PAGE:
Keeping Head Above Water: Why Is There So Much To Talk About Right Now?

There’s been an incredible amount to discuss here over the last few days and I can only regret not having had the time to even try to keep up.   Many of the pieces were follow-ups on things already touched on here.   At a quick scan there are at least two things from the NYT (one about parents of children adopted from China who may not have been orphans but were instead taken from their families and one a follow up on the fatherhood/testosterone study I blogged about).  Then NPR had a virtual buffet of stories over the weekend about use of third-party sperm as well as what children get told about ART conceptions.   And the Boston Globe had a piece about the guy has so many offspring who keeps track of the kids he is related to via a spread sheet–another one I’ve already written about a little.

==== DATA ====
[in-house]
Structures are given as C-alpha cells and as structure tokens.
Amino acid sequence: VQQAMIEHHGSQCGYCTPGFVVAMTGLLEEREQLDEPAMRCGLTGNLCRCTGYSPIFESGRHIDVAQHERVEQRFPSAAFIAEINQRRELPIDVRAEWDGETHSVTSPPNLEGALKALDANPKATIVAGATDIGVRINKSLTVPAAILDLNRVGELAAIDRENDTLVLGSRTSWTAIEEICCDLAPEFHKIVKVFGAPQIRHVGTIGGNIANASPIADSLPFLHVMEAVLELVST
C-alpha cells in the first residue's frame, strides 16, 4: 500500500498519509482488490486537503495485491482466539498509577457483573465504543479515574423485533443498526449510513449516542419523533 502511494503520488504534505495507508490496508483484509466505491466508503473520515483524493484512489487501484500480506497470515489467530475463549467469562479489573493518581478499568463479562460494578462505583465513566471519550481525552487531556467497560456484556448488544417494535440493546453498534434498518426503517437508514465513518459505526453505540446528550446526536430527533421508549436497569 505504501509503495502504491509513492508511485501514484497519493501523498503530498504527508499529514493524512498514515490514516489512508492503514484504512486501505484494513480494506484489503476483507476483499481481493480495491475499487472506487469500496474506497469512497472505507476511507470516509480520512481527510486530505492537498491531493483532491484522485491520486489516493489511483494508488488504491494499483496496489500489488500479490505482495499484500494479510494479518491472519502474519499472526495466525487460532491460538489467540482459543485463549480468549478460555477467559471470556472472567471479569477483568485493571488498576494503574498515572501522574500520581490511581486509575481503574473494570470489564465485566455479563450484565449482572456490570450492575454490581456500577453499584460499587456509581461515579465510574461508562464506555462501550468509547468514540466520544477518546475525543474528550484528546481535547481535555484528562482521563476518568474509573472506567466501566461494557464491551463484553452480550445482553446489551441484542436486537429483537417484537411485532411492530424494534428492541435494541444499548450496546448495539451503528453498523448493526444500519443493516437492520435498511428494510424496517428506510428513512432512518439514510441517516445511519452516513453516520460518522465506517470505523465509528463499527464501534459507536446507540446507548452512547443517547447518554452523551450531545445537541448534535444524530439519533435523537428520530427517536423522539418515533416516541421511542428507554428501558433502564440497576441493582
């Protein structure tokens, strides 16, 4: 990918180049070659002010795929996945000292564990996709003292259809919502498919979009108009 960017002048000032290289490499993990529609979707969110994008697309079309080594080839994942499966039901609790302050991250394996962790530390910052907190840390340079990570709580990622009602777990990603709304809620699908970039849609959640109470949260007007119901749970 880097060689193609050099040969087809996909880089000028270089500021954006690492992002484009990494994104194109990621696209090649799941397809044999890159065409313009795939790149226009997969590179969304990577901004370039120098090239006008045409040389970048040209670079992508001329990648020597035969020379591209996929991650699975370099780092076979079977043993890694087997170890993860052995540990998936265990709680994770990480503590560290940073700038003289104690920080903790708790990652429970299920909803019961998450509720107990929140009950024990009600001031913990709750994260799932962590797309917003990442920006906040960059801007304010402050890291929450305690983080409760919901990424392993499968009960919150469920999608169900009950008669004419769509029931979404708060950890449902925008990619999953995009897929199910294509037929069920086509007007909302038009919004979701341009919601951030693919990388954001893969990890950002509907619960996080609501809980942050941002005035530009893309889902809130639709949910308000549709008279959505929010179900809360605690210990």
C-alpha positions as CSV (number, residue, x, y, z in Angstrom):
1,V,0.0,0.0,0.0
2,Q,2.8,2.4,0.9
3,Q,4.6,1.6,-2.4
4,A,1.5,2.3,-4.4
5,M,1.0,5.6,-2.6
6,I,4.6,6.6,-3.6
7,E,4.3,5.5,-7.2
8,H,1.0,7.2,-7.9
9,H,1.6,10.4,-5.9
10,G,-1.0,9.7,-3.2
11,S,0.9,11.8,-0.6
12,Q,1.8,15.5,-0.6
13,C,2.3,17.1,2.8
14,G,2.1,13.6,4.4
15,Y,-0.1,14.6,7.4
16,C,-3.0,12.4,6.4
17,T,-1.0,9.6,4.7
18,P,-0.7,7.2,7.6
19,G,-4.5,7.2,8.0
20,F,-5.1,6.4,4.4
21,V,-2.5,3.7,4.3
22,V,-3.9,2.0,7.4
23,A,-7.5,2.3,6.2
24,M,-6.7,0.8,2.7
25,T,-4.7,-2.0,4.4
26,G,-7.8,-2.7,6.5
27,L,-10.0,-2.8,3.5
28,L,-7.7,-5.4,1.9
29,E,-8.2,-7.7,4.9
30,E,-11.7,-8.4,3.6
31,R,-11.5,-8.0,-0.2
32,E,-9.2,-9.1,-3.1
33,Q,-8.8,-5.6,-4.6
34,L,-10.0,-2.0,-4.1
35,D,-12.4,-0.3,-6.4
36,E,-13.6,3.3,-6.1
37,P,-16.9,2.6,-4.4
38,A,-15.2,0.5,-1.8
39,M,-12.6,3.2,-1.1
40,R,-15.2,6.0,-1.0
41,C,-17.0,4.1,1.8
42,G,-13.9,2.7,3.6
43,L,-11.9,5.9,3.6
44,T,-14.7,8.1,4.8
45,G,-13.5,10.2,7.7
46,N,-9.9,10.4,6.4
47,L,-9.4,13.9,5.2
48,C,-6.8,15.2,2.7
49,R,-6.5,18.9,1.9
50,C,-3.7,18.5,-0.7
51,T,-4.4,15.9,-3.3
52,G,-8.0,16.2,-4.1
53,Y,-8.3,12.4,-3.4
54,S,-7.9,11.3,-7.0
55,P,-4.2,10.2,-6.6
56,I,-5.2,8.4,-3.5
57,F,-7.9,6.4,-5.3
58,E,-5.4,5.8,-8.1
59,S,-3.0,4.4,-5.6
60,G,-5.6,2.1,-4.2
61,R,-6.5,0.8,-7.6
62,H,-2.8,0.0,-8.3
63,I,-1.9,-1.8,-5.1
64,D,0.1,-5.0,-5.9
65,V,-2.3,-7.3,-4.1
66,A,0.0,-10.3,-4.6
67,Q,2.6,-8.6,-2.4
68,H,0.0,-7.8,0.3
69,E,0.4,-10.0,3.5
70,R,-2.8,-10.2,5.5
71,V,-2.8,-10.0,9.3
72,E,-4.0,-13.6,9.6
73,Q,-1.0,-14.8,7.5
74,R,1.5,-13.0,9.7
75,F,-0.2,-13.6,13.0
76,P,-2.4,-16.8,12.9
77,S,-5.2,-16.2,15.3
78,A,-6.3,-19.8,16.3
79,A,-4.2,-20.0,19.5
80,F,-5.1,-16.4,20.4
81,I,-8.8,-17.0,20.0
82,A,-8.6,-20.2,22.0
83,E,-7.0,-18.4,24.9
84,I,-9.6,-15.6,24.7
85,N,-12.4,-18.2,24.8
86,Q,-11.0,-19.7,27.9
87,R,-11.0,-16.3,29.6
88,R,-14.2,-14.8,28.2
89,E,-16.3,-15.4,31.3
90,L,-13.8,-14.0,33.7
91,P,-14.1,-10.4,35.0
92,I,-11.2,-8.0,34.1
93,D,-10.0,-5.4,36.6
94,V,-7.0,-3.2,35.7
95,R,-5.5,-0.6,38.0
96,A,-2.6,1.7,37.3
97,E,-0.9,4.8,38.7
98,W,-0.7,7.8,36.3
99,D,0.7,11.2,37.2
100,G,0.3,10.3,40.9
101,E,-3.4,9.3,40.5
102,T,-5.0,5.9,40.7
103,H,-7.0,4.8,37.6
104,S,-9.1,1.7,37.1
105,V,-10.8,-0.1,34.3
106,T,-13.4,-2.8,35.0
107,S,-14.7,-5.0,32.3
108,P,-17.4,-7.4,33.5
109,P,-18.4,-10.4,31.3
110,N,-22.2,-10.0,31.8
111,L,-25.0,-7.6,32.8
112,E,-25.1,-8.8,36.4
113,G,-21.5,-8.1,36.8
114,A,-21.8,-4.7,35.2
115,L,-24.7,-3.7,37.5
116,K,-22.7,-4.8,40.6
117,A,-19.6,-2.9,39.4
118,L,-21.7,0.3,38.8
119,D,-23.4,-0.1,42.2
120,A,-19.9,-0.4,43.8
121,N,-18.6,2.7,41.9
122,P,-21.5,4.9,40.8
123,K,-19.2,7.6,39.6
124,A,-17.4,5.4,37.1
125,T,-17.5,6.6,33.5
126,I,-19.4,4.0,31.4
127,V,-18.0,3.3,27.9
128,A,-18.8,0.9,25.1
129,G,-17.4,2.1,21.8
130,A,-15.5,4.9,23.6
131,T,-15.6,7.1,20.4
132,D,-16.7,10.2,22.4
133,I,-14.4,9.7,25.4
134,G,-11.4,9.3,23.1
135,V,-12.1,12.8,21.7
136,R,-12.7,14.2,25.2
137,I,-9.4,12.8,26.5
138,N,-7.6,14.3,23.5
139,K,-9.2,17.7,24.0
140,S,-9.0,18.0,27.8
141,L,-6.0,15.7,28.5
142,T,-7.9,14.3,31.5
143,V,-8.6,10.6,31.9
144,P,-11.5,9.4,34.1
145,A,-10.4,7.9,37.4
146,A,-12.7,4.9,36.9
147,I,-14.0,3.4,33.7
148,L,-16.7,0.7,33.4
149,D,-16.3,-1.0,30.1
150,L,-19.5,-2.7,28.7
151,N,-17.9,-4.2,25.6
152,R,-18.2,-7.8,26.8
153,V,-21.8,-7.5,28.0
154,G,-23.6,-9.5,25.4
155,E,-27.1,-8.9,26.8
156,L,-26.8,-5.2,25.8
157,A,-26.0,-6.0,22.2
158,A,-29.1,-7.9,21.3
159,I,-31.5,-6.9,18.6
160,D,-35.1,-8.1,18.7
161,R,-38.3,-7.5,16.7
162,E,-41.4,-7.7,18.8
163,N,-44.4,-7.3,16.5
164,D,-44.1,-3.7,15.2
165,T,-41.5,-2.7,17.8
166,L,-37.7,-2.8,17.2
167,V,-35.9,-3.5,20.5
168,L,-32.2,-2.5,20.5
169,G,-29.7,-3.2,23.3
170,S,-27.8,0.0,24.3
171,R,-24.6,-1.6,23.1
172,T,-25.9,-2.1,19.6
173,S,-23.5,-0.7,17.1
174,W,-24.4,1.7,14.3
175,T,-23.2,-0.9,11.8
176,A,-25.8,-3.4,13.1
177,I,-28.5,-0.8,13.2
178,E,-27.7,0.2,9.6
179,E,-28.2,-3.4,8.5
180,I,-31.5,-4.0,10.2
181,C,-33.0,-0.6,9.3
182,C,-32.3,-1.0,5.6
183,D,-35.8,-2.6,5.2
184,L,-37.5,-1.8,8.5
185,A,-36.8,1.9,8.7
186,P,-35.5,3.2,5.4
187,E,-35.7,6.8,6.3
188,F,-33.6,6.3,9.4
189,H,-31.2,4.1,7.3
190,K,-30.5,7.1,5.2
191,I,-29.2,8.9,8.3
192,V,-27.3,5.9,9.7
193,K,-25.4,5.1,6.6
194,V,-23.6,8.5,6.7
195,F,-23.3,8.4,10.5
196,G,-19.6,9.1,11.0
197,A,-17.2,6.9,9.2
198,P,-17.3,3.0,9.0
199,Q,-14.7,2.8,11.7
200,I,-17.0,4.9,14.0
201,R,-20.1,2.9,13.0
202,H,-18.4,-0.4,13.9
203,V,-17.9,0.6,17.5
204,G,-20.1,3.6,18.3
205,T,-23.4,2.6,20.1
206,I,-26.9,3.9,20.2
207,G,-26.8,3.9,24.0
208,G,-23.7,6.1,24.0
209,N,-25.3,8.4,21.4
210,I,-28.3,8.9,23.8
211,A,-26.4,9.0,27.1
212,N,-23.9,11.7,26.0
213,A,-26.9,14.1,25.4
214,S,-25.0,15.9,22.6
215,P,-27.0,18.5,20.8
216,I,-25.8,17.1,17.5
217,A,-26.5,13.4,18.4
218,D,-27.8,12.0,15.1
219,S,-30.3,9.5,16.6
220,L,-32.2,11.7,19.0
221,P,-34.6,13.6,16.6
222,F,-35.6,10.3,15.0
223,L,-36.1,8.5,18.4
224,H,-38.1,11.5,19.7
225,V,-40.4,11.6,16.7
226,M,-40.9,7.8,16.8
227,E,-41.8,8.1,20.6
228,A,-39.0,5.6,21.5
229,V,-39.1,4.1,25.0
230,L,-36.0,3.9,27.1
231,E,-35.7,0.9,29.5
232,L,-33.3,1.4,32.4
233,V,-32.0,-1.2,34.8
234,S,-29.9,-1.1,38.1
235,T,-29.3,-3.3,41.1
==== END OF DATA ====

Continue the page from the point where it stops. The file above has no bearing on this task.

At this point all I can do is promise (myself and all of you) that I’ll get to these things this week.   But for the moment I thought I’d just take a step back and think about what the proliferation of stories related to various aspects of the larger “who is parent” discussion might mean.   (This is something I’ve been thinking about in part because after nearly three years of keeping up this blog, I’m going to try to do a bit of more sustained writing and produce a book.    A part of that project is thinking about how to say why anyone would want to read such a book, and this in turn leads me to consider the current interest in the topic.)

So here’s what I have been thinking.  It seems to me that just at this time there is a confluence of a number of different factors that are driving this interest.